Manhattan’s Fifth Avenue Mired in $200 Million Retail Rent Fight

Not long ago, major fashion brands were willing to pay ballooning rents just to have a store on Manhattan’s Fifth Avenue. Now the world-famous shopping strip has transformed into a battleground between landlords and tenants seeking a way out of pricey leases.

It’s a side effect of the pandemic that’s plagued New York for more than a year. The foreign tourists who were Fifth Avenue’s lifeblood before the lockdown are gone. So, for the most part, are the office workers who might have stopped at a store while hustling by. Boarded-up spaces and “For Rent” signs are multiplying.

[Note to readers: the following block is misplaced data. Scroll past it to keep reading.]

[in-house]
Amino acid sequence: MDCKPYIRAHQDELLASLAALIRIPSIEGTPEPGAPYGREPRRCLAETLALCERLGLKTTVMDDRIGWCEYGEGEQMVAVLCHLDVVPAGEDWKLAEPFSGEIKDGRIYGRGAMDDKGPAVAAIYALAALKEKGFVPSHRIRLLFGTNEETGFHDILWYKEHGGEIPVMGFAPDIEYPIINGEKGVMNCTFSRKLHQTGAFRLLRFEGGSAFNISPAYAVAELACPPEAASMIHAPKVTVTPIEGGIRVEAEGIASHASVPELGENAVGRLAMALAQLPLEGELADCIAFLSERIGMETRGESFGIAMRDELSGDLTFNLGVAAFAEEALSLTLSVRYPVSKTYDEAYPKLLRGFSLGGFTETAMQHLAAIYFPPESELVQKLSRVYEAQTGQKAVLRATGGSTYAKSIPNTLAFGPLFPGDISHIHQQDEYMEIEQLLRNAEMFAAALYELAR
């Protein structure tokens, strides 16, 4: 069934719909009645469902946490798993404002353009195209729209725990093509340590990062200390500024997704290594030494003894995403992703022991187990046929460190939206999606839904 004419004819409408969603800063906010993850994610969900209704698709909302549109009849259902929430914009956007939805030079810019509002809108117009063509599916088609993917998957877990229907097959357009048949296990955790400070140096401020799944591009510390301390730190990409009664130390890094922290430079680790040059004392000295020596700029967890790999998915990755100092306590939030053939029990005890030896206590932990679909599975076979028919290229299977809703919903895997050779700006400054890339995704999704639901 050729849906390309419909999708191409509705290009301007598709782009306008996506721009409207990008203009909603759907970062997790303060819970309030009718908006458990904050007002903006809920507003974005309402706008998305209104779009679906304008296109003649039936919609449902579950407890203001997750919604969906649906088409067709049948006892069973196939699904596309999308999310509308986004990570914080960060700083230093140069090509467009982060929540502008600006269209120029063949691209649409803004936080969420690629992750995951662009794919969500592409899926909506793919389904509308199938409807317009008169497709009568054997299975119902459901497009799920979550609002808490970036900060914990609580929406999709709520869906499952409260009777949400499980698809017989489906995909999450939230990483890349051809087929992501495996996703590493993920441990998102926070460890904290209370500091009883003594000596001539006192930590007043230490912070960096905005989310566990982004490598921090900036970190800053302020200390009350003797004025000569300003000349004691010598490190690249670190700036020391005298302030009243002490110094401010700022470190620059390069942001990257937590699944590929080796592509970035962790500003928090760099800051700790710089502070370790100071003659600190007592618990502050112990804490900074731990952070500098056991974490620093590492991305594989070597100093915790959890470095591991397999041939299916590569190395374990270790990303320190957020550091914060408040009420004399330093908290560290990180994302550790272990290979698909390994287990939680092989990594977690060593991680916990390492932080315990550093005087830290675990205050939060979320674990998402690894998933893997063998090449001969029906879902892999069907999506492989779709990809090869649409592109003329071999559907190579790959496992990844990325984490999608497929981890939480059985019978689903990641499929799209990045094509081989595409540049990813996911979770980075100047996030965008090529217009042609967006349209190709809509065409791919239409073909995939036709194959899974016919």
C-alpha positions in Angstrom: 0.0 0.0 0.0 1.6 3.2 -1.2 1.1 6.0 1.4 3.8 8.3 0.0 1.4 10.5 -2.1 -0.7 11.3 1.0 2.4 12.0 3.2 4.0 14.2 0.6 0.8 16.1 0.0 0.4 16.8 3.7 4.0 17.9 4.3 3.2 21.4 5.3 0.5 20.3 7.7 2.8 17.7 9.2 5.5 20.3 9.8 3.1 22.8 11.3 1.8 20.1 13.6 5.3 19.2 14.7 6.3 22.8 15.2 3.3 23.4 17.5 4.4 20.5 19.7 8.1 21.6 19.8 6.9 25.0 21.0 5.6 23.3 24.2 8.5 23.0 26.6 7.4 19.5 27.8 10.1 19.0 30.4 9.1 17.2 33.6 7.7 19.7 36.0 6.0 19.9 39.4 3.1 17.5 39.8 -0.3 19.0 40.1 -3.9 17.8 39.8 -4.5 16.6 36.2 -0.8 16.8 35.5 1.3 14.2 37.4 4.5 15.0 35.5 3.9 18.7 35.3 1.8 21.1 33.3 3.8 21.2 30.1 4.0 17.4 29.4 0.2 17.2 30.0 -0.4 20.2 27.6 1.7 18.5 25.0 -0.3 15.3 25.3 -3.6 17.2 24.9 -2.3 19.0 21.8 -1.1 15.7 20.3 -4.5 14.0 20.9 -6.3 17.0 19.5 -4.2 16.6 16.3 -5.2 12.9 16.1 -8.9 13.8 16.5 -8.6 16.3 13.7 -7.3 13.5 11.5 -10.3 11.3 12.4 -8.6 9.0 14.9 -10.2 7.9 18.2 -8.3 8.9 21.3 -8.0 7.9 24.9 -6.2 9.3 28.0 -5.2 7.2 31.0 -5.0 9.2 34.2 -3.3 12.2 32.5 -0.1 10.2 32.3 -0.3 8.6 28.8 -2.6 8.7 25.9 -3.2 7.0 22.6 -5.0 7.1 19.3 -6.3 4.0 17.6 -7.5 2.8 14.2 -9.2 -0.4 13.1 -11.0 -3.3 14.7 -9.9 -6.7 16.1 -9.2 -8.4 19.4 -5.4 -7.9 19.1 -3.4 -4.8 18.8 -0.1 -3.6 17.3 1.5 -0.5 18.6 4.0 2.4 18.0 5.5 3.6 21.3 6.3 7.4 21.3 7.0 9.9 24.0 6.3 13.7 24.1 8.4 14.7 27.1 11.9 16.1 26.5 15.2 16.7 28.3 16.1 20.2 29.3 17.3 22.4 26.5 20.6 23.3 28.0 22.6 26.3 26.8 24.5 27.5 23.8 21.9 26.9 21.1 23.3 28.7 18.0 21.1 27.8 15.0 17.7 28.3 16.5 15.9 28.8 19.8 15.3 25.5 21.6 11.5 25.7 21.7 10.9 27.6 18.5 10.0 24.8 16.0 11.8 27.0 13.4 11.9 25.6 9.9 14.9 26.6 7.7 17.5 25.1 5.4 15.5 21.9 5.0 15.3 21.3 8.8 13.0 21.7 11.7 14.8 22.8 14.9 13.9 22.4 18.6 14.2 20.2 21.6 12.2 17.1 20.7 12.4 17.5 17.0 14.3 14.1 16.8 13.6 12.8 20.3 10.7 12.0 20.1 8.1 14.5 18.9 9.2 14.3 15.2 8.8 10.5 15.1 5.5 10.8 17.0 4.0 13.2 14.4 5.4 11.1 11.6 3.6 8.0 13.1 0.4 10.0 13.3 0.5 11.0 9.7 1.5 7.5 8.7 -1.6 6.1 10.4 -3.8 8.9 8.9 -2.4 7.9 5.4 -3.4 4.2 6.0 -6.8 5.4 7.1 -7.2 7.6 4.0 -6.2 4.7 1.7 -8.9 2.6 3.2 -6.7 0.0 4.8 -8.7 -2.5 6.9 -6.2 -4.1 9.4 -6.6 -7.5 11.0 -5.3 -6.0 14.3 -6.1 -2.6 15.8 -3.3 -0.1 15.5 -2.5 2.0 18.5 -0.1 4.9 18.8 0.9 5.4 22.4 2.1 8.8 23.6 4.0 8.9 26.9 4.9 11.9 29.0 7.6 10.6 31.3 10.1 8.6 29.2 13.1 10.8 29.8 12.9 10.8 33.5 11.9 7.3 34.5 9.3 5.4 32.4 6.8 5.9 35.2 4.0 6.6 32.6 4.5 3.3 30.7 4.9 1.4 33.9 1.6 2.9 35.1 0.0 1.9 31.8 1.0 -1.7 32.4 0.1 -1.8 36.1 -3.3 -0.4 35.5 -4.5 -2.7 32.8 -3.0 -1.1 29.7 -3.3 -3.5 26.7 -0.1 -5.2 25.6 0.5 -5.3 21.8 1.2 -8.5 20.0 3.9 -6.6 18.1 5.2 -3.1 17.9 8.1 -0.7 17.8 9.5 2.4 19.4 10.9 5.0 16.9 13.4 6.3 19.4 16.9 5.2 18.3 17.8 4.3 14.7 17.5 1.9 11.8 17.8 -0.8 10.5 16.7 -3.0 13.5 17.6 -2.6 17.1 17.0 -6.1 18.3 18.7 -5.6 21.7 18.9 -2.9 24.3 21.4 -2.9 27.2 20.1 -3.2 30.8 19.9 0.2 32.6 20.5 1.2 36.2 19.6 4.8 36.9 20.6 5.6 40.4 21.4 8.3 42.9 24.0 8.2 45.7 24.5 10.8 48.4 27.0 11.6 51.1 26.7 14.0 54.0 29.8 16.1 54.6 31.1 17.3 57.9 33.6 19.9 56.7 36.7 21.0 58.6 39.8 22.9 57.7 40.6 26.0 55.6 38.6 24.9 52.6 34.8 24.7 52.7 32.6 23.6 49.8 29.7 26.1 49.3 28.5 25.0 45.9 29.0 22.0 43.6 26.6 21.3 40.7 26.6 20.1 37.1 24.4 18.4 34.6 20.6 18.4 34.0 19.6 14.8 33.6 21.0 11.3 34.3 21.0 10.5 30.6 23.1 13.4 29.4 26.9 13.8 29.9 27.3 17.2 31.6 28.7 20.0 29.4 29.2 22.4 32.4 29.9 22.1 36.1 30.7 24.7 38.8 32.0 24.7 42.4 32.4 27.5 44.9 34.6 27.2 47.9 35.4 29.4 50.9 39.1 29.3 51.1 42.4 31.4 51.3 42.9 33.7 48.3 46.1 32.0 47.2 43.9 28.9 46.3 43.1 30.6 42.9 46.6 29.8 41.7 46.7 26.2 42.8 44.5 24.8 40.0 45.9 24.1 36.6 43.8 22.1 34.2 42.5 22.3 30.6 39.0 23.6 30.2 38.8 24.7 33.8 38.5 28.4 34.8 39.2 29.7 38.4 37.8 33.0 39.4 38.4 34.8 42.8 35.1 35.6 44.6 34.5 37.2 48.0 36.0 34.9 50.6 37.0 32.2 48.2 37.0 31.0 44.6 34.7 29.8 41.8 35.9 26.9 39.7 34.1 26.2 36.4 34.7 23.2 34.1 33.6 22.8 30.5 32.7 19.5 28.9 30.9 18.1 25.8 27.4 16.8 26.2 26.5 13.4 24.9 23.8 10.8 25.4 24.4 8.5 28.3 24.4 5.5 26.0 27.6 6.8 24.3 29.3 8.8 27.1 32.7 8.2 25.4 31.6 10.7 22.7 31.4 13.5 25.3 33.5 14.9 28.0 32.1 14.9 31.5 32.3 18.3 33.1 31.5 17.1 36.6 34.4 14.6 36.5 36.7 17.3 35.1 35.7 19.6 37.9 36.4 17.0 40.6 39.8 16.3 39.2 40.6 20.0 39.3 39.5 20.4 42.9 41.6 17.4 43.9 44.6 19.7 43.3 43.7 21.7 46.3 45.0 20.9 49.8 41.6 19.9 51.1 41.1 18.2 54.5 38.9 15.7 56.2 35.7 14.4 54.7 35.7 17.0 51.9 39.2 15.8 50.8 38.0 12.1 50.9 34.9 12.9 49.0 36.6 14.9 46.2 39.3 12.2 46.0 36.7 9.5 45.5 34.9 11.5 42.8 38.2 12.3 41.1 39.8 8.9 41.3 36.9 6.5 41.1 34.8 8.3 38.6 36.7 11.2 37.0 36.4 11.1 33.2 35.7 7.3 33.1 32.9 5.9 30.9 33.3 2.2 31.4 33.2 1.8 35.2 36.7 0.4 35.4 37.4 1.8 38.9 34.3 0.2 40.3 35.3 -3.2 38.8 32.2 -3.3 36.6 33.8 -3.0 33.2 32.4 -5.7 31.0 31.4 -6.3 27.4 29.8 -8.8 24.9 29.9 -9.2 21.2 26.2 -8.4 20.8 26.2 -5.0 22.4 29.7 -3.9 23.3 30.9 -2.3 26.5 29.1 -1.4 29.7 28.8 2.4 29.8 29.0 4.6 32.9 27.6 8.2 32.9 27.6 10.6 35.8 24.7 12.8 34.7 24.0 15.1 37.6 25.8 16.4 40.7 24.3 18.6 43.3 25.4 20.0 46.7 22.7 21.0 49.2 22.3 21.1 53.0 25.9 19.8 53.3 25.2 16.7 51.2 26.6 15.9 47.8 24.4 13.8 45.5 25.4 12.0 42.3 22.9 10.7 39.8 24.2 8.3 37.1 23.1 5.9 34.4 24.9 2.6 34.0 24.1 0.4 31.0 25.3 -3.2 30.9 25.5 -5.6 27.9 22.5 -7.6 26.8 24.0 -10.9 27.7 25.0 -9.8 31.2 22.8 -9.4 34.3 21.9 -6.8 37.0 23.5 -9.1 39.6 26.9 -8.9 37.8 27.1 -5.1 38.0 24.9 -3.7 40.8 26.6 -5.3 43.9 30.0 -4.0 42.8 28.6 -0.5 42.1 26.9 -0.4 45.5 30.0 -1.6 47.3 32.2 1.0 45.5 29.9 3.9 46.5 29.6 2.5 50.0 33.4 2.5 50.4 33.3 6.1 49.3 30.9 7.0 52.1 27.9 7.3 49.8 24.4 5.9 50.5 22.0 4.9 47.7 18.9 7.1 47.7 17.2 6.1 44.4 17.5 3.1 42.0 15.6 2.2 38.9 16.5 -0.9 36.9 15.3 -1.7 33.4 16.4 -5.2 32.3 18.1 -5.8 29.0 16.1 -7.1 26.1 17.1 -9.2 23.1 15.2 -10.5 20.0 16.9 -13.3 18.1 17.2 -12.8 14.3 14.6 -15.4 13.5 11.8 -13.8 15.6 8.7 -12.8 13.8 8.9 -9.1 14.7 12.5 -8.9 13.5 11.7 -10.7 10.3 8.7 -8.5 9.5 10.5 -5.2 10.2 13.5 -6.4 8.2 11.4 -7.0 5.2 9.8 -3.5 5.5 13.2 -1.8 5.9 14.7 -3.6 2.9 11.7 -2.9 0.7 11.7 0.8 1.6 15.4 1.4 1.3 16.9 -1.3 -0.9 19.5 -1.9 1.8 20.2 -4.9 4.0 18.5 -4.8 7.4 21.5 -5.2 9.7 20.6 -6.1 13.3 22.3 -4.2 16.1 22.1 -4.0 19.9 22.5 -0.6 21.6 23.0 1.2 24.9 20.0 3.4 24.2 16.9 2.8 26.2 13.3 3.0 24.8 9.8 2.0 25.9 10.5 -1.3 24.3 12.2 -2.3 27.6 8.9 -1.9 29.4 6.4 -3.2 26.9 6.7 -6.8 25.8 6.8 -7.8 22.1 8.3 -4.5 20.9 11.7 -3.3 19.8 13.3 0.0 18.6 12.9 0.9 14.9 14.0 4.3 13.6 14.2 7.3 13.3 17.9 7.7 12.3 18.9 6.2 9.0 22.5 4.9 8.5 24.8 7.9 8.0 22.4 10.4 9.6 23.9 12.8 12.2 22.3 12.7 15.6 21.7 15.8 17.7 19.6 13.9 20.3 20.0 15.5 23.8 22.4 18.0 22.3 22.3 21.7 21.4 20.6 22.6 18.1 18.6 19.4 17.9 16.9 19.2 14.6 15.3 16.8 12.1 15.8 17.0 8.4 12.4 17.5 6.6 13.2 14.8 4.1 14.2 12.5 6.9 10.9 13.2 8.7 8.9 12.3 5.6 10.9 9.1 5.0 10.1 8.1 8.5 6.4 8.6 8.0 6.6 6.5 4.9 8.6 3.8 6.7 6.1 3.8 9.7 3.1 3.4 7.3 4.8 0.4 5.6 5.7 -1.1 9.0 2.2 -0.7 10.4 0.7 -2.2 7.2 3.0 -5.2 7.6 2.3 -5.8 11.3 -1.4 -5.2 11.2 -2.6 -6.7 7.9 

The few merchants looking to sign new leases are demanding deep discounts. Some that have been there all along — such as the National Basketball Association, Valentino and Marc Fisher — are embroiled in legal battles with their landlords over unpaid rent.

Along a roughly 20-block stretch of Fifth Avenue, the handful

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